Aug 7, 2013, 9:00 AM EDT
Each day from now until the beginning of the Premier League season, we will preview two teams from England’s top flight. You can view them all here at PST Preview central. Don’t forget, the 2013-14 PL season begins on August 17th, and for the first-time ever you can watch every game live on NBC Sports.
An inspired run to fifth place in 2011-12 sparked hope that Newcastle, the North East’s sleeping giant, could finally fulfill latent hopes the Toon would become a consistent competitor. Instead, 2012-13 served as a reminder of the harsh realities of the Premier League, with a down season from a talented squad fomenting relegation doubts. As Newcastle continues to mine talent from France’s Ligue 1, making St. James Park a refuge for those who can’t attract Paris Saint-Germain or Monaco’s attention, questions linger as to whether their approach can do more than keep them up.
Transfers In: F Loic Remy (loan, Queens Park Rangers)
Key Player: Midfielder Yoann Cabaye (pictured) arrived from Lille in the summer of 2011, going on to become one of the Premier League’s biggest surprises. For anybody who’d watched Ligue 1 the previous season, Cabaye’s assimilation into the Magpies’ scheme was no surprise. He was one of the best players in France, a player who’d forged his way into the French national team, so it made sense that he’d have an impact in England.
Though his goal totals went up in his second Premier League campaign, Cabaye’s influence waned, if only slightly, Yes, Yoann scored once every 4.5 games in 2012-13 (compared to once every 8.5 games in 2011-12), but his assists dropped dramatically, from nine to two. If that didn’t reflect a drop in influence, those numbers wouldn’t mean anything, but between fitness and an overall dip in form, Cabaye was less effective last season than he was in his Magpies’ debut.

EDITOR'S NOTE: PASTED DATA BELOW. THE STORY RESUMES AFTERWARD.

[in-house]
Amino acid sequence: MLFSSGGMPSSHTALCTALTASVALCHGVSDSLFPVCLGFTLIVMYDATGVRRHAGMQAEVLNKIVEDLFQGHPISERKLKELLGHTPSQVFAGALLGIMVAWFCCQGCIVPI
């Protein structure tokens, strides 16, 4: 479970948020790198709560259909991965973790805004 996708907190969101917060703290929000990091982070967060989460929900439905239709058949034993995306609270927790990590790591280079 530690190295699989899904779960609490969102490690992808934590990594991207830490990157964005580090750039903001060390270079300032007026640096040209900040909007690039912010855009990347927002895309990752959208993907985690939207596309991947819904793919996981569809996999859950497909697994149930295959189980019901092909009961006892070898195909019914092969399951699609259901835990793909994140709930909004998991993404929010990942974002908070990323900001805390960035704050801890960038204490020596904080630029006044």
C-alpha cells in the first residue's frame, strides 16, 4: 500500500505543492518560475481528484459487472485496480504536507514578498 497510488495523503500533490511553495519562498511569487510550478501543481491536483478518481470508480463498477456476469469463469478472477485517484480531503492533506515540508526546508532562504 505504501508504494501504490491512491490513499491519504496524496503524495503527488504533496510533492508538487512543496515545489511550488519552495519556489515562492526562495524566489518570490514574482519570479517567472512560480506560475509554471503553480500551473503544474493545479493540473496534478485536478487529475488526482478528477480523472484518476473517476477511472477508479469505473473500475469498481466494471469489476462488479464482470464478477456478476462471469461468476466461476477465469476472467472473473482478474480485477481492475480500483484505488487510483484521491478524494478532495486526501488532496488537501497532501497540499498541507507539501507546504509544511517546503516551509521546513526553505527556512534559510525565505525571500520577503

If Cabaye proves the player he was between from summer 2010 to fall 2012 — when he led surges from Lille and Newcastle — the Toon’s all good. If not? Place your bets on Alan Pardew in the Premier League sack race.
Manager: How he’s still here, I don’t know. Alan Pardew survived last year’s improbable relegation battle to maintain his spot on the Newcastle sidelines, yet with a roster that’s seen relatively little change since May, there’s reason to ask why fans should expect anything different from a 16th place finish.
The personnel says Newcastle should do more, but can Pardew steer them there? Can he put together the defensive Newcastle lacked last season?
Outlook: Uncertain. There is a huge range of possibilities for United. I don’t know how, but last year they managed to finish in 16th place with the league’s 17th-best goal difference. The year before? Fifth!
If the talent performs up to their capabilities, the Magpies will be in the league’s top half. Else, they”ll be competing in the Premier League’s lower third.
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